Despite often making baseball look like a ridiculously easy game, Rickey Henderson put all of the above attributes together on his way to becoming a Hall of Fame player.
He's done the same in advance of his highly anticipated Hall of Fame speech on Sunday, going as far as attending public-speaking classes at a college in his hometown of Oakland, Calif.
"I just want to make sure I don't make any mistakes," Henderson said at an induction eve news conference Saturday.
One of the most gifted athletes to emerge from the talent-rich playgrounds of the East Bay Area, Henderson could do it all.
He was so dominant in basketball, a childhood friend recently told the San Francisco Chronicle, "If Rickey was on your team, nobody could beat you."
So dominant in football was Henderson that as a high school All-American, several major colleges offered him full scholarships as a running back. And he insists to this day that if he'd been allowed to play for his hometown's NFL Raiders, he'd have been Bo Jackson before even Bo knew Bo.
Following the advice and insistence of his beloved mother, however, Henderson eventually settled on a singular focus, and we all know how that worked out. It's what brought him here this weekend, for his Sunday induction into the National Baseball Hall of Fame.
But while the Hall of Fame, at its core, is about talent, there are scores of ballplayers blessed with sensational skill sets who never reached the level of achievement and acclaim for which Henderson is being recognized this weekend.
Former teammates will tell you Henderson's immense talent obscured the fact that he was one of the most intelligent and well-prepared players they've ever seen.
On Saturday, Henderson spoke of the preparation he's put into his Sunday speech. At the urging of his friend, Fred Atkins, he spent two weeks as a guest student at Laney Junior College in Oakland.
"He wanted me to get in touch with people, so he took me to a class to get in front of students," Henderson explained. "I thought I was going to listen to the students give their speeches, but [the instructor] called my name and sent me right up to the podium to speak to the kids."
Initially reluctant, Henderson warmed to the process and became a regular, soliciting, receiving and implementing feedback from his far less-famous classmates.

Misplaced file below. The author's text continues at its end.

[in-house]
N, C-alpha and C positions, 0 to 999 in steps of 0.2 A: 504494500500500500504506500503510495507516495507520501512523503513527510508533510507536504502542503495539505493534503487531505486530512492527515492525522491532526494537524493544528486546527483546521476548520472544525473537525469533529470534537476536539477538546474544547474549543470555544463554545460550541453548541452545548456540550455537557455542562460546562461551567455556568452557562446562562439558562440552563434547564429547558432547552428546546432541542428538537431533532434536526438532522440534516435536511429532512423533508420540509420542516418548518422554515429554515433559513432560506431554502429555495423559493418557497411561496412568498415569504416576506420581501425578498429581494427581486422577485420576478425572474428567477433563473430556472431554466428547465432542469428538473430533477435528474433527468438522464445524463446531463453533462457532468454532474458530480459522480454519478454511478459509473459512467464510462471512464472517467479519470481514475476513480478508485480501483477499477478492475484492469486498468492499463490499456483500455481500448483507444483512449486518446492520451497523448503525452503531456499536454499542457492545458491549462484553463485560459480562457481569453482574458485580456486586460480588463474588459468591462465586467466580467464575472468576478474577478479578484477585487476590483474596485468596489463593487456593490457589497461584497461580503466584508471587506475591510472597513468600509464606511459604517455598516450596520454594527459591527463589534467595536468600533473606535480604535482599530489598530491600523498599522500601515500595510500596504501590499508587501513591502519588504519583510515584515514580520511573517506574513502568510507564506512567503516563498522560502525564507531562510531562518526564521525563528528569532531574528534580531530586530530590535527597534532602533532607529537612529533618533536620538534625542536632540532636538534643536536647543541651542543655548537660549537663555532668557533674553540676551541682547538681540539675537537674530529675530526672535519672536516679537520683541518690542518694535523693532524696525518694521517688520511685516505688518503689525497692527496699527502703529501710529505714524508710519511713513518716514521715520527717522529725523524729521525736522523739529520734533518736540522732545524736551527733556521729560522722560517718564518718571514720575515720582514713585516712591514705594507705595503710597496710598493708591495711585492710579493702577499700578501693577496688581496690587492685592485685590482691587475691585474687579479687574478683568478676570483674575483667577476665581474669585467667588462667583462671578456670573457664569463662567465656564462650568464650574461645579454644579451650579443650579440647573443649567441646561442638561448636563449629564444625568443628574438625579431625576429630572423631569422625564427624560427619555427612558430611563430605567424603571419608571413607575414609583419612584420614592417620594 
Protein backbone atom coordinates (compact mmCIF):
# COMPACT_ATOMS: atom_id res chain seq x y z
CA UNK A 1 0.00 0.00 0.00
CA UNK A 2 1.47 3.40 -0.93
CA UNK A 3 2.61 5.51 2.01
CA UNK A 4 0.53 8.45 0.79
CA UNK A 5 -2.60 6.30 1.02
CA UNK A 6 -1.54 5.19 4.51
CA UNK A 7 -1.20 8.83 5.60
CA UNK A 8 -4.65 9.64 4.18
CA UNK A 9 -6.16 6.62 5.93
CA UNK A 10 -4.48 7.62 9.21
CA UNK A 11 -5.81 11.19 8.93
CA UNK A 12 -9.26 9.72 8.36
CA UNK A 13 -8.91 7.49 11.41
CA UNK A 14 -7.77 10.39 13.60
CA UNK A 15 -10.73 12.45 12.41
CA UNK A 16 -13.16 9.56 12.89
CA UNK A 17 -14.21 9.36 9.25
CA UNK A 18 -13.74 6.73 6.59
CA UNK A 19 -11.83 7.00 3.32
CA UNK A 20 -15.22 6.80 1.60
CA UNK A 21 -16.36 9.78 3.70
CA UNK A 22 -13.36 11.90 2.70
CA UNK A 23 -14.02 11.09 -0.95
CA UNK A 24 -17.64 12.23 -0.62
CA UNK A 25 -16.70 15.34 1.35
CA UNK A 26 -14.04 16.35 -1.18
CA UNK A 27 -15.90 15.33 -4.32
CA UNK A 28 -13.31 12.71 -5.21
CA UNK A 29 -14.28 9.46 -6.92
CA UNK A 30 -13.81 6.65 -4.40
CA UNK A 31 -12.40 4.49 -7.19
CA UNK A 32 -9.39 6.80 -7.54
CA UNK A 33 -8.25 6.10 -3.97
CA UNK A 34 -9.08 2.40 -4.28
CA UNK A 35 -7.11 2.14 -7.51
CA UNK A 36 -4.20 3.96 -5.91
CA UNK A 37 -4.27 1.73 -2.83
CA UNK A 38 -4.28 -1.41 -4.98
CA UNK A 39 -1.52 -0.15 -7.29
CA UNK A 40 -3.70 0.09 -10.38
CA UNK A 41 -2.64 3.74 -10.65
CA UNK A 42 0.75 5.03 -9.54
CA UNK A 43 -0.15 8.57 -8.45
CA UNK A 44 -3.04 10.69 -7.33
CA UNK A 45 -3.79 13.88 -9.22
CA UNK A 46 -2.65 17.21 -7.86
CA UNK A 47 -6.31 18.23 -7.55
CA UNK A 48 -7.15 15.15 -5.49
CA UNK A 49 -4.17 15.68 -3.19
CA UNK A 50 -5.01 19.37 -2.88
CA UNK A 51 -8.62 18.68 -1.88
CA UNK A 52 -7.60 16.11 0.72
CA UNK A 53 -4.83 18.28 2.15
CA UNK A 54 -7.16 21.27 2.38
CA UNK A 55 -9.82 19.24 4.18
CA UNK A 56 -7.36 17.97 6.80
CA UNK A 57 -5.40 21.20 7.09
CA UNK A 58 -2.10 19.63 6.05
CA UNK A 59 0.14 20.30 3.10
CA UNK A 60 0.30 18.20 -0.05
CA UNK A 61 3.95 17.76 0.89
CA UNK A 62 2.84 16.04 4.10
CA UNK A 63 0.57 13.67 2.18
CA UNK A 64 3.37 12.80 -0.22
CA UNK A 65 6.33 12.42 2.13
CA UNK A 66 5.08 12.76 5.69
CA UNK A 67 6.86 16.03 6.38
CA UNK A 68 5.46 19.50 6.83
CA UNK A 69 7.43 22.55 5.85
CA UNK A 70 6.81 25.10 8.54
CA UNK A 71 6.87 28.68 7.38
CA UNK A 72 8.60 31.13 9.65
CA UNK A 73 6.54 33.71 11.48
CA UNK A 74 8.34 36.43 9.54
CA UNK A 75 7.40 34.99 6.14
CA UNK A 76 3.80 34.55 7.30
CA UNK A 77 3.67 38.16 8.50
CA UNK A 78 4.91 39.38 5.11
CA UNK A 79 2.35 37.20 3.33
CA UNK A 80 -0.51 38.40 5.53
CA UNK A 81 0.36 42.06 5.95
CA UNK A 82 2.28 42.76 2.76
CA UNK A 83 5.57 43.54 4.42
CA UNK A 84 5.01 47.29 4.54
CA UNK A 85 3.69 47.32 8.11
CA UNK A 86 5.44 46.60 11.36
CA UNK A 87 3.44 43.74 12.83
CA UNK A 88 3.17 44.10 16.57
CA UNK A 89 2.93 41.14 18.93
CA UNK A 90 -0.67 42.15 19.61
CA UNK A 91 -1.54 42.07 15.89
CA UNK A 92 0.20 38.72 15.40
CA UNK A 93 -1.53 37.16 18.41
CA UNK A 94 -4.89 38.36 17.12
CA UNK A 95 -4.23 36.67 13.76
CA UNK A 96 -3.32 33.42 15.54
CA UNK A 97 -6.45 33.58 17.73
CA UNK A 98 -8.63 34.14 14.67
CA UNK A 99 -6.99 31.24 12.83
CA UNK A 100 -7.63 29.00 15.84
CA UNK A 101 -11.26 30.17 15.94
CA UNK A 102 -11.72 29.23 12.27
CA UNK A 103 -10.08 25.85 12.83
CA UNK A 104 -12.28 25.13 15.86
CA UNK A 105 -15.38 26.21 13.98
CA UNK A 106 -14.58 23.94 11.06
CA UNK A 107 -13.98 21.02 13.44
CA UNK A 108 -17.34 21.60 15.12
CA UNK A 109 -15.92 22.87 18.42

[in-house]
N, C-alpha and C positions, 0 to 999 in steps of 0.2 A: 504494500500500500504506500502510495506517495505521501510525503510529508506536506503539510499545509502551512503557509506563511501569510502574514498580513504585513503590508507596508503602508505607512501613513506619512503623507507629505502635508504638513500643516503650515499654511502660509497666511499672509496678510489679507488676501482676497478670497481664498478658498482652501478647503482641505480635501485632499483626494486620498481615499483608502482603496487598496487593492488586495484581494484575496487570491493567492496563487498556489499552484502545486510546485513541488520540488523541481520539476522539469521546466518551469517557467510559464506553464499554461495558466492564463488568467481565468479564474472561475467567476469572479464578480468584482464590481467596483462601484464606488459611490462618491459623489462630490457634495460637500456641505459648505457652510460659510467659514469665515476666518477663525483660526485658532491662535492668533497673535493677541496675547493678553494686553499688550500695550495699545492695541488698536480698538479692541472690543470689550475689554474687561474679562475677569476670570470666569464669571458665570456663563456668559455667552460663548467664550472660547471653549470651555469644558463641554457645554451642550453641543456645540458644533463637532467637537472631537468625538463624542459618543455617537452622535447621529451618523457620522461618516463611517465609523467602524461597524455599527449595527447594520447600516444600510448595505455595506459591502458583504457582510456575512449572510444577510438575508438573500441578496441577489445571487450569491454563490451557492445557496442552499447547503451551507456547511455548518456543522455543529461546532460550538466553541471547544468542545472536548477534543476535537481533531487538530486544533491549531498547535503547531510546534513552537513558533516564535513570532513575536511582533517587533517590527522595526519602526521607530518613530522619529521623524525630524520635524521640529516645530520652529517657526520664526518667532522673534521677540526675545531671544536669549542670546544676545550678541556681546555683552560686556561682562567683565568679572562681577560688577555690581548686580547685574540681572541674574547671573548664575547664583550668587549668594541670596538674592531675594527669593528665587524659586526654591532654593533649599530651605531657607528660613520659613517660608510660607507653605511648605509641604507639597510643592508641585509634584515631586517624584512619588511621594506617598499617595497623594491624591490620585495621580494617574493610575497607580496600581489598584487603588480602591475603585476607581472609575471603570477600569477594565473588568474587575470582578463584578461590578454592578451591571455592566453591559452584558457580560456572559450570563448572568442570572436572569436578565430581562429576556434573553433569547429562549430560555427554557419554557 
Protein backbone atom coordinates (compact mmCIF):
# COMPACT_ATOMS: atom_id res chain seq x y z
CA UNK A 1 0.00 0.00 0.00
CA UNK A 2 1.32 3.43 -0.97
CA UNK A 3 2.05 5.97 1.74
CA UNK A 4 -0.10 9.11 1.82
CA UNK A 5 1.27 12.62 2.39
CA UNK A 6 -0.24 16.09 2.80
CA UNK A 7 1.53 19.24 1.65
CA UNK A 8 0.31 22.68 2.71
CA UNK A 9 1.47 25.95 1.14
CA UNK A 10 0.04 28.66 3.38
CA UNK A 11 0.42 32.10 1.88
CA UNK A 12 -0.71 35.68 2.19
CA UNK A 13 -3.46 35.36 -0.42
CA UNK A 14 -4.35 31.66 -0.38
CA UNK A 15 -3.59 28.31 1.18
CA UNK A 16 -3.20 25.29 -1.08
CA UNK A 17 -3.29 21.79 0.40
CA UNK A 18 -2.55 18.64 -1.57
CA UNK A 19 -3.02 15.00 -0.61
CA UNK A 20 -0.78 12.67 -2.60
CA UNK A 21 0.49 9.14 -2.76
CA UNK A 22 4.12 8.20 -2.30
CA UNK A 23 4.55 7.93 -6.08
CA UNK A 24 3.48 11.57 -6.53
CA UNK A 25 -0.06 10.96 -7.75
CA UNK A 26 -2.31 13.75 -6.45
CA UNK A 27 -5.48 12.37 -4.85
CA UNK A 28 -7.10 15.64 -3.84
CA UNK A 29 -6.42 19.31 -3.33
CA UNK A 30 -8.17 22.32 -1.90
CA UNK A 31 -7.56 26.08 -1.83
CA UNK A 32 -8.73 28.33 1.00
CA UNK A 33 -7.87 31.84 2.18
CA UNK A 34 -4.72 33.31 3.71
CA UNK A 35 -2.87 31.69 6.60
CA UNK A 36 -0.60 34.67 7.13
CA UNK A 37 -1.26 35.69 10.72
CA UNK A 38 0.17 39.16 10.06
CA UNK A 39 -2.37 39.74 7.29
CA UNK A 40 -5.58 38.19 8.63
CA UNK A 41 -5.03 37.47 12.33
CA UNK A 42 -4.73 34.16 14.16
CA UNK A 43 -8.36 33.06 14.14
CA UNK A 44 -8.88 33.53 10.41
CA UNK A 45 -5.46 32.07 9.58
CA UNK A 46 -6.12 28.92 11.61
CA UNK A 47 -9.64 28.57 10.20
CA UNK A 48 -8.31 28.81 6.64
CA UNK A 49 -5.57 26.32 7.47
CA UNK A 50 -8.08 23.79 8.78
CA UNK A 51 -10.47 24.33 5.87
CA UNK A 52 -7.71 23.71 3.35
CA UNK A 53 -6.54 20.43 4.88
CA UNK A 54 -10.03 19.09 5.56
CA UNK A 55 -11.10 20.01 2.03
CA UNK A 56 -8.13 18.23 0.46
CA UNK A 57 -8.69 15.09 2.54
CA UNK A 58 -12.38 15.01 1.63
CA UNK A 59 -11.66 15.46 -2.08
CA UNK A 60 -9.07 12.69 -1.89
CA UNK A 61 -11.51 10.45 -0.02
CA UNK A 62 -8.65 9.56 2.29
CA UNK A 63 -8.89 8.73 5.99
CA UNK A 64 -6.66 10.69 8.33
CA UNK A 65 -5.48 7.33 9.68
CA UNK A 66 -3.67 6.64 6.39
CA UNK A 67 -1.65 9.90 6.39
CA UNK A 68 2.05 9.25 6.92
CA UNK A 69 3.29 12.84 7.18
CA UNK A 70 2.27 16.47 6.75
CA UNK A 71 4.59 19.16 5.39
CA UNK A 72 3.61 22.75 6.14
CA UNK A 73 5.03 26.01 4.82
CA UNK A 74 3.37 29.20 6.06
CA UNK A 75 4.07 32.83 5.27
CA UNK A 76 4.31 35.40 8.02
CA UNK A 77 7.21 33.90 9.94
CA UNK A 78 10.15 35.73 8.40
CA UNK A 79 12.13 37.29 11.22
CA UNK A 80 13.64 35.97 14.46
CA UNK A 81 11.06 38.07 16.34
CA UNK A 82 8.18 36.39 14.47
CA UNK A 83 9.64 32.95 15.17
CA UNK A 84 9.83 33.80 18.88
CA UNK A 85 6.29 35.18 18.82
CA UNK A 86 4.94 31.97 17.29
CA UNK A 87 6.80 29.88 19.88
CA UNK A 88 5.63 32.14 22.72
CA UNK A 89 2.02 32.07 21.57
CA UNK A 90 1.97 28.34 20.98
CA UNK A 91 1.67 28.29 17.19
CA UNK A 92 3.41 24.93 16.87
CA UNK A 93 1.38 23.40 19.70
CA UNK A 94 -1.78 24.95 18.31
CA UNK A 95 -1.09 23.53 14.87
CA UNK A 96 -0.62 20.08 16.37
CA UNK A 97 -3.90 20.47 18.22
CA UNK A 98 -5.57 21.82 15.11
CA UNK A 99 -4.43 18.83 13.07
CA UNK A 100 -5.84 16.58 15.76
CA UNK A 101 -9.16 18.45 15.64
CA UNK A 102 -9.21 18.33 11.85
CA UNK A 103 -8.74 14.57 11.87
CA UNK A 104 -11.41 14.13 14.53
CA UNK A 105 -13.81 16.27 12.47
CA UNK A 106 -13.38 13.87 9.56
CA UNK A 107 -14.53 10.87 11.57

Eventually, Henderson delivered his speech in front of the class outdoors in an effort to replicate the environment in which he'll speak Sunday.
The class instructor, Earl Robinson, told the Oakland Tribune that Henderson was a model student, impressing with the same work ethic and ability to make adjustments that helped pave the way to a Cooperstown career.
"[One] class ended at 8:15, but Rickey wanted to keep working," said Robinson, who played for the Dodgers, Orioles and White Sox in the mid-1960s. "The students didn't want to leave, either. I finally said, 'Folks, we have to go home.'
"He was committed, and he was more organized than I thought he would be. He was on time, he was patient, he listened, he absorbed and assimilated the suggestions he got and tweaked it. I was impressed.
"He astounded me, in fact."
Astounding observers is nothing new to Henderson, who owns the all-time records for stolen bases in a season (130) and career (1,406), for runs scored (2,295) and for leading off a game with a home run (81). He also held the career record for walks (2,190) before it was broken by Barry Bonds.
He was a Gold Glove left fielder, a 10-time All-Star, a three-time Silver Slugger Award winner, the 1990 American League MVP, the 1989 AL Championship Series MVP, and the AL single-season leader in stolen bases 12 times. When his 25-year career came to a close, Henderson had amassed 3,055 hits with a .401 on-base percentage, 297 home runs and 1,115 RBIs.
"He could make a lot of things happen," said former Red Sox slugger Jim Rice, a fellow member of the HOF Class of 2009. "I mean, a lot."
A remarkable physical specimen to this day, Henderson never officially retired from the game and has frequently mentioned over the years that he could probably still play.
With that in mind, someone asked him Saturday if he'd been in recent contact with general manager Kevin Towers of the Padres, the team with which he set the career record for runs scored -- with a slide into the plate following a bases-loaded walk -- at age 42 in 2001.
Henderson's Hall of Fame plaque will picture him in the cap of his hometown A's, with whom he had four stints, but fans on both coasts and in Canada called him their own at one time or another. He also played for the Yankees, Blue Jays, Padres, Angels, Mets, Red Sox and Mariners.
"I haven't been in touch with Kevin Towers about playing any more," Henderson said with a sly smile, "but the way the Padres are playing, all he's gotta do is give me a call and I'll go out there and try to help him."
That drew the biggest laugh of the day. But Henderson was stone serious in his initial response to another reporter's playful observation that Rickey had yet to refer to himself as Rickey.
"I really don't think you know me," Henderson said sternly, "because I never talk in the third party. ... It was like a joke that just stuck with me."
He went on to explain, in less harsh tones, that his reputed affinity for speaking in the third person has been largely overblown. He suspects it came from his frequent self-admonishments in the batter's box.
"People thought I was talking to myself, and they thought I was in the third party," he said. "But I never answered myself. I let the bat do all the talking."
Mychael Urban is a national writer for MLB.com. This story was not subject to the approval of Major League Baseball or its clubs.